Springfield Township, Montgomery County, Pennsylvania

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Springfield Township
Carson College for Orphan Girls at Flourtown
Location of Springfield Township in Montgomery County, PA
Location of Springfield Township in Montgomery County, PA
Coordinates: 40°05′30″N 75°11′59″W / 40.09167°N 75.19972°W / 40.09167; -75.19972Coordinates: 40°05′30″N 75°11′59″W / 40.09167°N 75.19972°W / 40.09167; -75.19972
CountryUnited States
 • Total6.79 sq mi (17.59 km2)
 • Land6.78 sq mi (17.56 km2)
 • Water0.01 sq mi (0.03 km2)
276 ft (84 m)
 • Total19,418
 • Estimate 
 • Density2,902.96/sq mi (1,120.84/km2)
Time zoneUTC-5 (EST)
 • Summer (DST)UTC-4 (EDT)
Area code(s)215
FIPS code42-091-73088

Springfield Township is a township in Montgomery County, Pennsylvania, United States. The population was 19,418 at the 2010 census. It includes the villages of Wyndmoor, Erdenheim, Flourtown, and Oreland. The communities of Lafayette Hill, Fort Washington, Laverock, North Hills, Miquon, and Glenside are also partly inside the Township.


Detail of Thomas Holme's 1687 map of Pennsylvania, showing "Gulielma Maria Penns Manor of Springfield."

The Black Horse Inn, Carson College for Orphan Girls, Springfield Mill, and Yeakle and Miller Houses are listed on the National Register of Historic Places.[3]


According to the United States Census Bureau, the township has a total area of 6.8 square miles (17.6 km2), of which, 6.8 square miles (17.6 km2) of it is land and 0.15% is water.

The township is bordered in Montgomery County by (clockwise from west) Whitemarsh Township to the west, Upper Dublin Township to the north, shares a corner with Abington Township to the northeast, and Cheltenham Township to the east. In Philadelphia, it is adjacent to Cedarbrook to the southeast (along Ivy Hill Rd.), shares a corner with East Mount Airy to the south (Stenton and Ivy Hill), and Chestnut Hill to the southwest (along Stenton Ave.)


Historical population
Census Pop.
Est. 201619,685[2]1.4%

As of the 2010 census, the township was 83.6% White, 11.1% Black or African American, 0.1% Native American, 2.8% Asian, and 1.7% were two or more races. 2.4% of the population were of Hispanic or Latino ancestry.[5]

As of the census[6] of 2000, there were 19,533 people, 7,471 households, and 5,140 families residing in the township. The population density was 2,875.4 people per square mile (1,110.7/km2). There were 7,631 housing units at an average density of 1,123.3/sq mi (433.9/km2). The racial makeup of the township was 88.54% White, 8.31% African American, 0.13% Native American, 1.92% Asian, 0.01% Pacific Islander, 0.34% from other races, and 0.76% from two or more races. Hispanic or Latino of any race were 1.04% of the population.

There were 7,471 households, out of which 29.1% had children under the age of 18 living with them, 57.9% were married couples living together, 8.5% had a female householder with no husband present, and 31.2% were non-families. 26.9% of all households were made up of individuals, and 13.2% had someone living alone who was 65 years of age or older. The average household size was 2.44 and the average family size was 2.98.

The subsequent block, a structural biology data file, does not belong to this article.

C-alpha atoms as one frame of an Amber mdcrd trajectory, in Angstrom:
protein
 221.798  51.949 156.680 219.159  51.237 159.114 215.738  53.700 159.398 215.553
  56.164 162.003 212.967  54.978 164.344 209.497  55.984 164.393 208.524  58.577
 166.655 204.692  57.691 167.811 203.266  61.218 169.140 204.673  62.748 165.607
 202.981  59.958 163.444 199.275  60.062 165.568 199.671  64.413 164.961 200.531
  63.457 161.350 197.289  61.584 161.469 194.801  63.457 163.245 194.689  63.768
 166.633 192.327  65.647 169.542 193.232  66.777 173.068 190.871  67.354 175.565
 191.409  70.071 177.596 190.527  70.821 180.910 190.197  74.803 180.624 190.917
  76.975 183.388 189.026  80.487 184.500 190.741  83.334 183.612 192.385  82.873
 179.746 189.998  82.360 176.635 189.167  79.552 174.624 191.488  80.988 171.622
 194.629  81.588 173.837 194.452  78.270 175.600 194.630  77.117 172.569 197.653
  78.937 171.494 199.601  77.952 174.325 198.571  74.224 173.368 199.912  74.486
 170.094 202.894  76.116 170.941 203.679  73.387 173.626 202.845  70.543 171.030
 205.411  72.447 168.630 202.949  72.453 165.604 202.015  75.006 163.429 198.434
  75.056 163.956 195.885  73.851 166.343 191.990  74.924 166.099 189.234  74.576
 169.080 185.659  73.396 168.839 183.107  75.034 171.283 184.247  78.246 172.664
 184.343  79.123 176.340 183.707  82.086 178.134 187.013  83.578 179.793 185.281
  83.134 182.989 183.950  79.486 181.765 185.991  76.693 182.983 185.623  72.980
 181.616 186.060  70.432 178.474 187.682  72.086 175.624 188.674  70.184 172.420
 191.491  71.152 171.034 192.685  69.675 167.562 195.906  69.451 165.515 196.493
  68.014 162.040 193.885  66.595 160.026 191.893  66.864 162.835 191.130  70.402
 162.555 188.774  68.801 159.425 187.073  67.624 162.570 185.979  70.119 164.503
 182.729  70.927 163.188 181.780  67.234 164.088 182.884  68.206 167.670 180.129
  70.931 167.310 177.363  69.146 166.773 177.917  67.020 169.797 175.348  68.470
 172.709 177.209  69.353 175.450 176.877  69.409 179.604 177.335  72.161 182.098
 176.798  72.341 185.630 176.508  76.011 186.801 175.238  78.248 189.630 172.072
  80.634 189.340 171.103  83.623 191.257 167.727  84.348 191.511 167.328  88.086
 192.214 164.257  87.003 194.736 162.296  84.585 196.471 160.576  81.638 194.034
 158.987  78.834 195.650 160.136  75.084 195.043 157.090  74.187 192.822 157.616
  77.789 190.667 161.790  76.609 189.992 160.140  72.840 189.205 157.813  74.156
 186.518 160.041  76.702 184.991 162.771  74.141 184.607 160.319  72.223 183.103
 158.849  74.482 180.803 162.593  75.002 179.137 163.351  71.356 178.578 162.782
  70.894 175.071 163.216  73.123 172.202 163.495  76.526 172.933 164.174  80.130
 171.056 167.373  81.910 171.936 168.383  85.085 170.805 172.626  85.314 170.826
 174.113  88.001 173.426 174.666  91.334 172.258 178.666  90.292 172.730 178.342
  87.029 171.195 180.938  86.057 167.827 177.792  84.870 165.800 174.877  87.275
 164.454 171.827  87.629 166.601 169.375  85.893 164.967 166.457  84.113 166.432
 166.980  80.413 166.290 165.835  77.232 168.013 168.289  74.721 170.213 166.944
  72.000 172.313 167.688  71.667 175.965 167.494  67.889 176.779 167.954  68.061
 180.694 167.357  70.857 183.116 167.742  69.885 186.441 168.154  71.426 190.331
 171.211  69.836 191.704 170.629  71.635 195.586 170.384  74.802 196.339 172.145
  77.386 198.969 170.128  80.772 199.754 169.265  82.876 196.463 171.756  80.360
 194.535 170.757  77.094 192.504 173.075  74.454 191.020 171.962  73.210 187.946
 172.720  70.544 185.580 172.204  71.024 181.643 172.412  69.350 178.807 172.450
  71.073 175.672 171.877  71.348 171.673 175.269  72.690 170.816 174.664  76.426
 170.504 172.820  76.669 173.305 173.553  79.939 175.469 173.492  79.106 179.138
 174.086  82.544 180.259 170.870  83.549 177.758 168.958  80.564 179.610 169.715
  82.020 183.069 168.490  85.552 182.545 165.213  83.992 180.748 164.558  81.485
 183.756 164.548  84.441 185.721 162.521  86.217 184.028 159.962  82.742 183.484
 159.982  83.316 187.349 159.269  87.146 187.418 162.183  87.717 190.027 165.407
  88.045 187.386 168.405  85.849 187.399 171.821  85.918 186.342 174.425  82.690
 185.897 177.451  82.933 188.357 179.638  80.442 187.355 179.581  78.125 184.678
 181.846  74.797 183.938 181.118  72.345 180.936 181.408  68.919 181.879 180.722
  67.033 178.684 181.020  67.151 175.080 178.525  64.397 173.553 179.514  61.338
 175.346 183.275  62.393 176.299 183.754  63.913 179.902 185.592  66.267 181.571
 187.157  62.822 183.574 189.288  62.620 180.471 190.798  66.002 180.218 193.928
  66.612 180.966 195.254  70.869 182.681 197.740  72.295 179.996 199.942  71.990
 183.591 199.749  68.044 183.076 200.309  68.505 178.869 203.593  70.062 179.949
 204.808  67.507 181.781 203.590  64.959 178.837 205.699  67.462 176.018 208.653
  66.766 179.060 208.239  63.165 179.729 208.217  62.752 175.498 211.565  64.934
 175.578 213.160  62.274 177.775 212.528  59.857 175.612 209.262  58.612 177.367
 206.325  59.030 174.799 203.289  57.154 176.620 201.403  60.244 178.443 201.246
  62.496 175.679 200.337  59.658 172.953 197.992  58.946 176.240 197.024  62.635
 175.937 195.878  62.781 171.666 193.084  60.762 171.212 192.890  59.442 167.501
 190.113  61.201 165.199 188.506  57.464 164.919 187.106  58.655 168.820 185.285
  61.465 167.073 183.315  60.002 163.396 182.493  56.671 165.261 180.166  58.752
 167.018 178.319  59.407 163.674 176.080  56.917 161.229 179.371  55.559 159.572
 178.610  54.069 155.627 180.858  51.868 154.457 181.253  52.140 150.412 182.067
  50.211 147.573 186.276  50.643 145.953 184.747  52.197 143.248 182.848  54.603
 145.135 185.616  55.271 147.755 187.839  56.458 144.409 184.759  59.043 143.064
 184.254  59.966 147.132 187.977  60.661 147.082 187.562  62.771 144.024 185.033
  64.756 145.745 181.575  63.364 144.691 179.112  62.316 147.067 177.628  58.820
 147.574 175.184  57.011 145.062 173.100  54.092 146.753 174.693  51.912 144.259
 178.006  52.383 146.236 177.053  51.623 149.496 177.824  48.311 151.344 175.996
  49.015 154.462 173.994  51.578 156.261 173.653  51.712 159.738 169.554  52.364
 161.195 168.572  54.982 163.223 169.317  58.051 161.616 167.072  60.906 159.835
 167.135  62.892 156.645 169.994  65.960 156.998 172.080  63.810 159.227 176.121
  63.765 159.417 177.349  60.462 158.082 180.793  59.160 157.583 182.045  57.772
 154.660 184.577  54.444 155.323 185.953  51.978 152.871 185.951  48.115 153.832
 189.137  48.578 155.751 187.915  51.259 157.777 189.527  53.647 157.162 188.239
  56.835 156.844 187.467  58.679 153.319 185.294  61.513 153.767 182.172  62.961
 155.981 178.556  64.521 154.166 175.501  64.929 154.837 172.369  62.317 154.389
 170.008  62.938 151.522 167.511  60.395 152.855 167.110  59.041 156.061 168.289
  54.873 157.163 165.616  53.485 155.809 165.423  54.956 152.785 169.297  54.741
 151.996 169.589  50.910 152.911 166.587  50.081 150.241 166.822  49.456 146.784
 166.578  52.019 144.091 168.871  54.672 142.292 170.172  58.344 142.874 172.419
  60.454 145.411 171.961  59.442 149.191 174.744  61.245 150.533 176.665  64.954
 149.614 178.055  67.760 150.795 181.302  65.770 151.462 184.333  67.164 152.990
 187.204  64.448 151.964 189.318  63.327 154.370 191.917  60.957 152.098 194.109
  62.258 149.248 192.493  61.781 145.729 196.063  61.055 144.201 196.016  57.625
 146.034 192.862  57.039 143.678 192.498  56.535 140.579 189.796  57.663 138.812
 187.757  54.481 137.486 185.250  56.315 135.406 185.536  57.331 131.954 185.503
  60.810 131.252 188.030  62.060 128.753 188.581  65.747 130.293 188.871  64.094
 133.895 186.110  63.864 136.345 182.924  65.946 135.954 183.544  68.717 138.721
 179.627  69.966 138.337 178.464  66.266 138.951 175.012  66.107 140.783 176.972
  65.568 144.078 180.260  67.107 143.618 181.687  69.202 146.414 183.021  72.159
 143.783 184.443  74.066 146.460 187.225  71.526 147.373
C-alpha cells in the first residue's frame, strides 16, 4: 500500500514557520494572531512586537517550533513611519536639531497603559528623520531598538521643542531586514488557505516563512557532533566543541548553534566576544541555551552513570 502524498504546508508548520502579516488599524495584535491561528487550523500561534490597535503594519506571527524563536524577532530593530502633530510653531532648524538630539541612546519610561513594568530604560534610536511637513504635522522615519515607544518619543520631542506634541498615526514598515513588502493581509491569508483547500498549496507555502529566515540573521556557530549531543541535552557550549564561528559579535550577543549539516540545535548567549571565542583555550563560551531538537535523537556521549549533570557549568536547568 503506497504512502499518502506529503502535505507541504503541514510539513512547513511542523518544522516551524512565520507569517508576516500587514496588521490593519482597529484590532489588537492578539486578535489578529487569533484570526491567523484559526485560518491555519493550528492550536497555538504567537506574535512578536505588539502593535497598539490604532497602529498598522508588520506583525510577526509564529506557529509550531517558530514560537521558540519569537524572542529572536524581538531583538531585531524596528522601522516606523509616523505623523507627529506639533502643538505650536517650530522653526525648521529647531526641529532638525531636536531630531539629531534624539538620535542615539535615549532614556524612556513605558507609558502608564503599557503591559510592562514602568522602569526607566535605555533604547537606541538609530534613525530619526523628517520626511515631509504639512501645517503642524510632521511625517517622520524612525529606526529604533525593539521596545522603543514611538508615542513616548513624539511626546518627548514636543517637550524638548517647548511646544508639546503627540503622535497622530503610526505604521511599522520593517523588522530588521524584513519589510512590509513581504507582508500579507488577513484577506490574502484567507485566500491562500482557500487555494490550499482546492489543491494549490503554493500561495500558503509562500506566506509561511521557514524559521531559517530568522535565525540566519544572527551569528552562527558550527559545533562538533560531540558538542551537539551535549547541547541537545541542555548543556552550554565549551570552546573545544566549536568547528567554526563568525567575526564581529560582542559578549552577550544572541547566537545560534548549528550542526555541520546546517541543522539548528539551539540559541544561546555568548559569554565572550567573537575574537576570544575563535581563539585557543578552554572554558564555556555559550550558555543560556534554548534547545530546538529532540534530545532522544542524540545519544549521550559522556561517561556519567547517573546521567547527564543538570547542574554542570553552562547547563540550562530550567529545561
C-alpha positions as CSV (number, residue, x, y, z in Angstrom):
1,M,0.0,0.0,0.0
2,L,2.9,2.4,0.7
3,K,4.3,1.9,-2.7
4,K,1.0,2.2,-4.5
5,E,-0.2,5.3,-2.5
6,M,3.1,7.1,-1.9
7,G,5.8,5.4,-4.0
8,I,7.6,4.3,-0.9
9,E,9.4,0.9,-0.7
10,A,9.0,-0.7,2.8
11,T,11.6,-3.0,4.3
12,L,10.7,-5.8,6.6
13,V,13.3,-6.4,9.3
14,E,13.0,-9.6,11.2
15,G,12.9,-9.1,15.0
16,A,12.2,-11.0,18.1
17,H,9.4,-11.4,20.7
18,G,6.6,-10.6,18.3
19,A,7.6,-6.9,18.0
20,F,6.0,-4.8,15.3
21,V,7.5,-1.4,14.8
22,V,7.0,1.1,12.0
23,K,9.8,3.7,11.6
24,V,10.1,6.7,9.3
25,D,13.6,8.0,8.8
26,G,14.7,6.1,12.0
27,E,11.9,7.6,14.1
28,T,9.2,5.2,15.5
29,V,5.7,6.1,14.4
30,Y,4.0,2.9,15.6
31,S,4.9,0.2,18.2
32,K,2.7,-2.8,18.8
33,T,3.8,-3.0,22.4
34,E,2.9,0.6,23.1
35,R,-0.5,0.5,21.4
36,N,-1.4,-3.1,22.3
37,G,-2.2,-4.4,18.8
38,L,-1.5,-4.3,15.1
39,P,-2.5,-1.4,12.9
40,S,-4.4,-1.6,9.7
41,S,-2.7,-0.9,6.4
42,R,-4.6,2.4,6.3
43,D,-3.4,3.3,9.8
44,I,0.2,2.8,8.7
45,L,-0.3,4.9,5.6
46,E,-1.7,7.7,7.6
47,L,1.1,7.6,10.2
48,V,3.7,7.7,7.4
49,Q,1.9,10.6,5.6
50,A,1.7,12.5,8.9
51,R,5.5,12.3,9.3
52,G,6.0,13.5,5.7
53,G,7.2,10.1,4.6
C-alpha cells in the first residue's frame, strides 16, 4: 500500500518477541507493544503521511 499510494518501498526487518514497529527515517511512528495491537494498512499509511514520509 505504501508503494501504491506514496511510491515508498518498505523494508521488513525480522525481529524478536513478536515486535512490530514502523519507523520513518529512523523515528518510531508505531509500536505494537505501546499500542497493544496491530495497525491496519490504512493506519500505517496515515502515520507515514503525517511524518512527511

In the township the population was spread out, with 21.4% under the age of 18, 4.7% from 18 to 24, 25.8% from 25 to 44, 24.8% from 45 to 64, and 23.3% who were 65 years of age or older. The median age was 44 years. For every 100 females there were 85.0 males. For every 100 females age 18 and over, there were 78.4 males.

The median income for a household in the township was $67,226, and the median income for a family was $79,749. Males had a median income of $53,651 versus $41,376 for females. The per capita income for the township was $32,628. About 1.3% of families and 3.5% of the population were below the poverty line, including 2.1% of those under age 18 and 7.6% of those age 65 or over.


Politics and government[edit]

Presidential elections results
Year Republican Democratic
2016 27.4% 3,386 68.2% 8,430
2012 35.3% 4,194 63.8% 7,588
2008 33.8% 4,141 65.4% 8,009
2004 38.4% 4,614 61.3% 7,364
2000 40.5% 4,358 56.7% 6,109
1996 39.8% 4,128 51.8% 5,369
1992 39.5% 4,454 46.1% 5,197

The township is part of Pennsylvania House of Representatives, District 154 (represented by Rep. Steve McCarter).

The township is covered by the 4th congressional district (represented by Rep. Madeleine Dean).

See also[edit]


  1. ^ "2016 U.S. Gazetteer Files". United States Census Bureau. Retrieved Aug 14, 2017.
  2. ^ a b "Population and Housing Unit Estimates". Retrieved June 9, 2017.
  3. ^ "National Register Information System". National Register of Historic Places. National Park Service. July 9, 2010.
  4. ^ http://www.dvrpc.org/data/databull/rdb/db82/appedixa.xls
  5. ^ https://www.usatoday.com/news/nation/census/profile/PA
  6. ^ "American FactFinder". United States Census Bureau. Retrieved 2008-01-31.

External links[edit]

Preceded by
Whitemarsh Township
Bordering communities
of Philadelphia
Succeeded by